Twenty-five years ago, while browsing through a local thrift store with his wife, Jack Bradford pulled a book from a shelf and discovered he’d already read it – albeit a long time ago.
“It was my second-grade reader,” he said.
That bright red book “Friends and Neighbors,” published in 1946, launched a collection that now numbers approximately 500.
Bradford began hunting for the entire series of his elementary school readers and soon found a trove of books, including the iconic “Dick and Jane” series.
For nearly 40 years, from 1930 through about 1970, more than 85 million American children learned to read using the “Dick and Jane” readers, published by the Scott Foresman Co.
Dick and Jane first made their appearance in 1930, in a preprimer of the Elson-Gray basic reader series. Bradford owns the Elson-Gray primers as well, including a volume published in 1911.
With a dog named Spot and a kitten named Puff, the children inhabited an American landscape of white picket fences and neighborliness.
That’s what drew Bradford to this nostalgic collection.
“They represent a kinder, gentler time,” he said. “The children lived in loving, caring families in a safe environment. We’d never heard of school shootings.”
Adding to his collection offered a much-needed diversion from his job. Bradford worked for the Washington State Department of Corrections for 40 years and one month and retired in 2012.
His career included stints working with felony offenders and as a parole officer before he earned his master’s degree in counseling from Whitworth University. Then he worked with mentally ill offenders at Eastern State Hospital and concluded his career as a treatment specialist for sex offenders.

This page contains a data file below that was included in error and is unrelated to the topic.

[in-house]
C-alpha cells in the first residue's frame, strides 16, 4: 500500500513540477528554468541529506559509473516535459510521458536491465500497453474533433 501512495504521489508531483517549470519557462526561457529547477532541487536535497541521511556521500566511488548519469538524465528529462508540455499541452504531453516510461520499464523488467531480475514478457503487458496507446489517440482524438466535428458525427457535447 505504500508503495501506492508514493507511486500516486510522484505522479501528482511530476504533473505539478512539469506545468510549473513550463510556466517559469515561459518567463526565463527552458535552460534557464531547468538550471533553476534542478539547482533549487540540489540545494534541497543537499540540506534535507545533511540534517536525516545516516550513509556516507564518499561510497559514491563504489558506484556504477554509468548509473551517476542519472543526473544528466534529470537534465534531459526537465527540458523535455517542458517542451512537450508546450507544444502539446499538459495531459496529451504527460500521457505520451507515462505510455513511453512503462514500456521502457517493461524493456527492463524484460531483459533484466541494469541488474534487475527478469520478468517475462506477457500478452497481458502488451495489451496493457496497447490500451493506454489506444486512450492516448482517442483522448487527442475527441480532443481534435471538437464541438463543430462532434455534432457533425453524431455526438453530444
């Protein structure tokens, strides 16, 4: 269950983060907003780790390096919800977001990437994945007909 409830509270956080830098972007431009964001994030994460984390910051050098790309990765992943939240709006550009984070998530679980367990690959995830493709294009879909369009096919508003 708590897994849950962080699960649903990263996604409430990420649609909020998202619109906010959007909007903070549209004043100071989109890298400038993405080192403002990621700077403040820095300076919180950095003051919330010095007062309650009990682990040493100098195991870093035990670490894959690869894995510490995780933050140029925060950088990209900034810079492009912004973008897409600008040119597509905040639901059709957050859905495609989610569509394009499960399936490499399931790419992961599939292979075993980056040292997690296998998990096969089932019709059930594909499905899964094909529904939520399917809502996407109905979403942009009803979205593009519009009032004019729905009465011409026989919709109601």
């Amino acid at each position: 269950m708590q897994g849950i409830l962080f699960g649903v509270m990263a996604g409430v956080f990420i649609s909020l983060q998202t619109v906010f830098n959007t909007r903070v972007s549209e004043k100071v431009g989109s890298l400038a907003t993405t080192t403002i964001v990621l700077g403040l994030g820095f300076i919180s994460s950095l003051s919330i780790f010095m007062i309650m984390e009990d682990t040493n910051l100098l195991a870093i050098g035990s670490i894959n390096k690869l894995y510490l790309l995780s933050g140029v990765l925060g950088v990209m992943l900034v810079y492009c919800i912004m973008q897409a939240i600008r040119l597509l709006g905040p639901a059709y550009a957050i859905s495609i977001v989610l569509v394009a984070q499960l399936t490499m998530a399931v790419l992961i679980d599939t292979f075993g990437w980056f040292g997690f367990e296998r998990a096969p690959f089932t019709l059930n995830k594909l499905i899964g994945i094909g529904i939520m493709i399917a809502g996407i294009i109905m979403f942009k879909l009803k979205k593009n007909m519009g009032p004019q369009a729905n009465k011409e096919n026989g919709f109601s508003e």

“One of the ways of clearing my mind was going back to the golden years through these books,” Bradford said. “There’s always been a dark side to our world, but kids were protected from it.”
The lovely watercolor artwork was the hallmark of children’s textbooks in the 1940s and ’50s and those illustrations captivated Bradford.
“Over the years the artwork deteriorated and became more of an afterthought,” he said.
Bradford didnt build his collection online. Instead, he visited thrift shops, estate sales and garage sales.
“Part of the fun is the pursuit,” he said.
Books didn’t need to be pristine to be added to his collection. He included well-worn copies with writing in the margins and dog-eared pages. Accordingly, he rarely spent more than a dollar or two per book.
“Maybe, I spent $25 for something I really wanted, but that was unusual,” Bradford said. “I probably have the best cheap collection of children’s books in Spokane.”
He released discovering new series to complete, one volume at a time. For example, in 1941 a special edition of the Dick and Jane readers was developed for Catholic schools. Called the “Cathedral” series, this version featured Catholic situations and even changed the names of the characters to children with more Catholic names like John and Jean.
Bradford also found the “Alice and Jerry” books, including a 1941 copy of “If I Were Going.” The illustrated volumes had richer stories than “Dick and Jane” and were set in places beside generic American suburbia.
“But all these books feature the values of family, community and respect,” he said. “They’re so hopeful, even though most of them were published in the midst of World War II.”
From reading textbooks, he branched out into math and science volumes.
“Even the science books have beautiful illustrations,” Bradford said.
A copy of “Sunshine and Rain,” published in 1937, introduces weather with inviting pictures of children playing in the snow and rain.
When Bradford first began collecting, he hoped he’d be able to one day give the books to his four grandchildren
“They don’t want these,” he said. “They read on iPads.”
At 78, he’s ready to downsize and is researching the value of his books. He’s thinking to sell some of his duplicates, but he knows he won’t part with them all.
“This collection helped me get through a 40-year career of dealing with very dark stuff. Without it, I might have burned out earlier,” he said.
“But you can’t read these without your heart being warmed.”